Scarberry, Alma Sioux
SCARBERRY, Alma Sioux
Born 24 June 1899, Carter County, Kentucky; died 10 April 1990
Also wrote under: Beatrice Fairfax, Annie Laurie
Daughter of George W. and Caledonia Lee Patrick Scarberry; married Theodore A. Klein, 1930
Alma Sioux Scarberry is the daughter of a Kentucky fundamentalist minister. Her early home life was difficult; her father, a stern disciplinarian, remarried several times, and Scarberry often had to support herself as a child. She began to write prose and poetry at an early age, and writing always seemed natural to her.
After working her way through a semester at New Bethlehem Business College in Pennsylvania, Scarberry moved in 1917 to New York City, selling varnish to pay her way. Scarberry first found a sales job in a Brooklyn department store, but soon enlisted in the Navy, serving a year as one of the first Yeomanettes. Scarberry took a position with King Features in 1920, first writing daily love columns under the names Beatrice Fairfax and Annie Laurie, but soon writing under her own byline for the New York American, Graphic, and Mirror. She won fame for her feature articles and daring publicity stunts. Scarberry also appeared on Broadway in Irving Berlin's Music Box Revue (1922-23) and in the Shubert revival of The Mikado (1924).
In 1926 Scarberry moved to Pittsburgh to write a daily column and features for the Pittsburgh Sun Telegraph. On her editor's dare, she wrote her first novel. The tremendous popularity of Make Up (1931) won her a contract as columnist and serial writer with Central Press in 1928. After her marriage, Scarberry moved to Chicago, where her first radio drama, The Girl Reporter, was purchased and produced by NBC. In 1930 she began to write for the Bell Syndicate and North American Newspaper Alliance. The next 14 years would see all 21 of her romances published serially; only 12 were republished in book form. Scarberry's son was also born in 1930.
In 1940 Scarberry took a publicity job with CBS in Hollywood, soon moving to head the writing department of the Mutual Don Lee Network to write radio dramas and general continuity. From 1944 to 1946, Scarberry directed the Radio Bureau of the National War Fund in New York. The years after 1946 were productive; she wrote features, columns, and songs for films. The Doofer Family, a serial fantasy for children which was inspired by songs and jokes she enjoyed with her young son and is Scarberry's own favorite, appeared through General Features (1955-56).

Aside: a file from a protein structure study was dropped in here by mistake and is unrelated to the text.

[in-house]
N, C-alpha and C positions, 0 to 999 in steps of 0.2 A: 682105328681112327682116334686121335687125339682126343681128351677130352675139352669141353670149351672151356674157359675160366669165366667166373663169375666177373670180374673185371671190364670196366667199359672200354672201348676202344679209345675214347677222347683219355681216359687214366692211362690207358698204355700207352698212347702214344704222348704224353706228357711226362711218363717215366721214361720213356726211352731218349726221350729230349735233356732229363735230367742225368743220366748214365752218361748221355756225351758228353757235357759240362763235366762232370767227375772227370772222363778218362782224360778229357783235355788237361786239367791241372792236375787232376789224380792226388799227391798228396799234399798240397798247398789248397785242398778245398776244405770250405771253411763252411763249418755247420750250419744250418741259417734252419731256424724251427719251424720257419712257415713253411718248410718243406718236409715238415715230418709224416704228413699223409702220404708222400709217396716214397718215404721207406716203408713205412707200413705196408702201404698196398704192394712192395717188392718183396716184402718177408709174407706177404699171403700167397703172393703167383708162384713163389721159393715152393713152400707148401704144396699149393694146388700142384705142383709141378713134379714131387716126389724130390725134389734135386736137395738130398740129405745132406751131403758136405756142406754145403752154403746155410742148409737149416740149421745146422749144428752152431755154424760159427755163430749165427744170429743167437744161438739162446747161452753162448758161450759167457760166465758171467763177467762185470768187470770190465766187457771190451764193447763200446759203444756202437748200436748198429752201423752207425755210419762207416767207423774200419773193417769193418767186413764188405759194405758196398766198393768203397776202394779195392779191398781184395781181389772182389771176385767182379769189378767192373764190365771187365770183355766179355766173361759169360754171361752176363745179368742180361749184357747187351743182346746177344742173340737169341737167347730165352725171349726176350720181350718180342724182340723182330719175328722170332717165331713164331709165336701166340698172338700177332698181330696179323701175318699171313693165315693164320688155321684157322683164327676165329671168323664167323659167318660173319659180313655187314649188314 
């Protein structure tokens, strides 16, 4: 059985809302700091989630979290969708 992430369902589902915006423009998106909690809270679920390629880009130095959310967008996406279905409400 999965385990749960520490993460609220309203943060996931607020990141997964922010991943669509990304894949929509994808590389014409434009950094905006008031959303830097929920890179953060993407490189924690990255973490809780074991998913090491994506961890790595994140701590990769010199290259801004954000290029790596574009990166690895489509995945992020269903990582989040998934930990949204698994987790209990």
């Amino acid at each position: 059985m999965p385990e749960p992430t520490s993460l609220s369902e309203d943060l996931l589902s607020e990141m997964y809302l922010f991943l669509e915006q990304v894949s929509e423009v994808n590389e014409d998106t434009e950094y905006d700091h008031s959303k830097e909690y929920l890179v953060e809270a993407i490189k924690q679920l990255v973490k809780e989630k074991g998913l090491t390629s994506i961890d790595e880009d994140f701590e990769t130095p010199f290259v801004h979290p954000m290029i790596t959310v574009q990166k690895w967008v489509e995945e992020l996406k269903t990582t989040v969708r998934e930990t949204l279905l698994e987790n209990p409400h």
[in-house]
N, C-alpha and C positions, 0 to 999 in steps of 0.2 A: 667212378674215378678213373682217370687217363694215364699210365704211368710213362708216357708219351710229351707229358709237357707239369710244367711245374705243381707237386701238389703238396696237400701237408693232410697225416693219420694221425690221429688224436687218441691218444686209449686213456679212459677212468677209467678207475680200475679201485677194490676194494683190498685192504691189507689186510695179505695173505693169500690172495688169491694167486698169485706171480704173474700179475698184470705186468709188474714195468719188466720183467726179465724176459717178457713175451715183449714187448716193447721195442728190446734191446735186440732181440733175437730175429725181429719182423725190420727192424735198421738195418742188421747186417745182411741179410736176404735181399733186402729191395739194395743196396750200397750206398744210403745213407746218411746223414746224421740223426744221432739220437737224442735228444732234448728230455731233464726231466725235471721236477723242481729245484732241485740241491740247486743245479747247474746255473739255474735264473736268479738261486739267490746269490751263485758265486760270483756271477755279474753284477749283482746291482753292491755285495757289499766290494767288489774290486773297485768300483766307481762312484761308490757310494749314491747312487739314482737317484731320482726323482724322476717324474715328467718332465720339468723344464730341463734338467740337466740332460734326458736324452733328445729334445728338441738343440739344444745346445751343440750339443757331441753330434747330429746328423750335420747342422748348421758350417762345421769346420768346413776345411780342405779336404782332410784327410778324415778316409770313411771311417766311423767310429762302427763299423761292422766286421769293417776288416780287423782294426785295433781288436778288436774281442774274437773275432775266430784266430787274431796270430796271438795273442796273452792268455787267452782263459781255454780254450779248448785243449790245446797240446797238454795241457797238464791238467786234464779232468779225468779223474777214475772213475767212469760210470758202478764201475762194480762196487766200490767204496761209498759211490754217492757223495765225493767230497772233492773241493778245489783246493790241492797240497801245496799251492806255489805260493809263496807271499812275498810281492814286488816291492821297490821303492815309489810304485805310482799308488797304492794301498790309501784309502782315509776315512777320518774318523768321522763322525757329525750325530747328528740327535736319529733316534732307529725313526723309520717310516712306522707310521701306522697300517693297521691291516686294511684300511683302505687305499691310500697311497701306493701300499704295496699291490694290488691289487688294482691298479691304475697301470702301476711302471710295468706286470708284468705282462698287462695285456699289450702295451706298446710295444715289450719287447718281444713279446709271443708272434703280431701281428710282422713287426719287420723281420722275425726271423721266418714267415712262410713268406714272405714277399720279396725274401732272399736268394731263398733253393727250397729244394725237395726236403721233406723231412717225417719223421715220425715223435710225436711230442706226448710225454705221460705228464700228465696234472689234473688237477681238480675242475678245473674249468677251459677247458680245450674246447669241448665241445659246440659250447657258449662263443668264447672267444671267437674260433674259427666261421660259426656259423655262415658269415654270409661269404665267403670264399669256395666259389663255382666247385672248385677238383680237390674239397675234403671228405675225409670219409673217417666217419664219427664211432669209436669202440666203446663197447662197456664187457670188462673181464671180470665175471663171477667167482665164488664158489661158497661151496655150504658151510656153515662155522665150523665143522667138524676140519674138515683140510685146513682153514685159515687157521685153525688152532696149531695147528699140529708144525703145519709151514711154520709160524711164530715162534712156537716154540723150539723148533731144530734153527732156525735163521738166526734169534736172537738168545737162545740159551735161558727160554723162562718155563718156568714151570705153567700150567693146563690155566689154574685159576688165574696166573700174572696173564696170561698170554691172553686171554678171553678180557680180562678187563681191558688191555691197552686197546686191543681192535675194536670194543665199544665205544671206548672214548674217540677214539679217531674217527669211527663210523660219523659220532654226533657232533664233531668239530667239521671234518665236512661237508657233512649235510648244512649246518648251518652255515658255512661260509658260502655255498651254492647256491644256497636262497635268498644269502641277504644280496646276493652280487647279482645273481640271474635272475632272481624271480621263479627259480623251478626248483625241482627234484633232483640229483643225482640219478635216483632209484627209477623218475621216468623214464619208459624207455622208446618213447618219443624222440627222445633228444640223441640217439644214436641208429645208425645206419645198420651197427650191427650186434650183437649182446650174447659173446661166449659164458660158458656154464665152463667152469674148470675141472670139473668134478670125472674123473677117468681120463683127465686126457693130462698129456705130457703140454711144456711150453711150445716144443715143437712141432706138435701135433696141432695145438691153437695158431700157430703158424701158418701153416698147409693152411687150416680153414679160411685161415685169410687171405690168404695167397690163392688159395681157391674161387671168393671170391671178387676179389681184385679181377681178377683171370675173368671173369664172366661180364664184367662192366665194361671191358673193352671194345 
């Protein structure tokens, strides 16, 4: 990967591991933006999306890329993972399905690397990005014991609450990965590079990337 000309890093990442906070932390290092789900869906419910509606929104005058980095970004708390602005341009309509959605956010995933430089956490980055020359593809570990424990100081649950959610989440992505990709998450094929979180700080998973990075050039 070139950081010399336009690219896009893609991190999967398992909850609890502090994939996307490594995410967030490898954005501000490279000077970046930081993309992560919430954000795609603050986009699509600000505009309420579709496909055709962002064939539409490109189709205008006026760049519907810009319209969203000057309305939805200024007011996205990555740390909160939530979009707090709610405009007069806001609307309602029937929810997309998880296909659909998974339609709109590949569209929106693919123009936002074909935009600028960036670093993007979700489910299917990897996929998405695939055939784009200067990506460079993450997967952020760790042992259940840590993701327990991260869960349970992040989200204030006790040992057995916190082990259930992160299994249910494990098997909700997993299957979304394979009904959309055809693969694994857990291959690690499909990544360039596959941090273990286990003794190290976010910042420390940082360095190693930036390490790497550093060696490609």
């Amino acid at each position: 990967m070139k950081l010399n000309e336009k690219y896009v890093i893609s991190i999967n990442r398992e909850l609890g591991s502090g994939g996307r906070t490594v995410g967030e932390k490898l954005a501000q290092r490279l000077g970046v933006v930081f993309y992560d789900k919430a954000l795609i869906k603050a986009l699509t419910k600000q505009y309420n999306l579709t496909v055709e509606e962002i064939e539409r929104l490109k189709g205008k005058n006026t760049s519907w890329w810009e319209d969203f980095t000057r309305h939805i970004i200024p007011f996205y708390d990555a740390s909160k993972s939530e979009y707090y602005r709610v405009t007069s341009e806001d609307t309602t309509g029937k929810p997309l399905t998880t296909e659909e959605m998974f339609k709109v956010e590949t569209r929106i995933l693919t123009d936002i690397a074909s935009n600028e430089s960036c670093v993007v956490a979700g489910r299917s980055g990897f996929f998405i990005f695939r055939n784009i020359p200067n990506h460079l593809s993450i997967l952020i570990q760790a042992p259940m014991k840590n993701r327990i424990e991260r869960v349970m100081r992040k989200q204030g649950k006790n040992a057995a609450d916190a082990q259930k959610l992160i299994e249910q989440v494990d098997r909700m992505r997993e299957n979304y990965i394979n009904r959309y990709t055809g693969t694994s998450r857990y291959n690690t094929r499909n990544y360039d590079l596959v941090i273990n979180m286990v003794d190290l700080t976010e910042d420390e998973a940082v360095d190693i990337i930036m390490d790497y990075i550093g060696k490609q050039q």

During the Korean War, Scarberry was a soldier-show technician for the U.S. Army, stationed at Fort Chaffee, Arkansas. Scarberry worked as public relations director for Columbus Plastics in Columbus, Ohio, from 1959 until 1965, when she moved to Austin, Texas. Since 1965 she handled public relations for good causes and contributed columns to magazines and newspapers. Scarberry was featured in a local radio talk show and was still writing and starring in television commercials into the early 1980s.
Scarberry's romances are readable, with interesting characters, rapidly developed action, and lively dialogue. The serials reflect the author's experiences and views. Like Janet James of Make Up and Rosalie March of Dimpled Racketeer (1931), Scarberry's heroines are often attractive and talented country girls who come to the city naive but eager to get ahead. But like singer Elanda Lee of High Hat (1930), determined to get a break in radio, or dancer Jan Keats of Rainbow Over Broadway (1936), determined to become a Broadway star, Scarberry's heroines are characterized by independence, hard work, and a refusal to compromise values and expectations. After finding independence and success, they can make room in their lives for love, happiness, and a home with a reliable, honest, and sensitive man. All offer readers the vicarious experience of the best of both a brilliant career and a loving family. Each novel climaxes with the happy marriage of hero and heroine, a marriage that resolves all subplots.
For Scarberry, writing always meant the use of a particular kind of talent for profit. Inspiration usually begins with characters; when these are fully developed, a plot forms around them. From the plot outline, the writing comes quickly. As Scarberry puts it: "Writing takes three things. It requires an active creative imagination which leads to a pattern, a formula. And it requires a market. Without a market, a writer really has no purpose." The great popularity of Scarberry's serial fiction indicates her success and understanding in creating for the market of her choice.
The Flat Tire (1930). Flighty: A Romance of Gypsy O'Malley—A Girl Who Lived Down Her Family (1932). Puppy Love: A Hollywood Romance (1933). Penthouse Love (1934). Too Wise to Marry (1935). Too Many Beaus (1936). Thou Shalt Not Love (1937). The Lady Proposes (1941).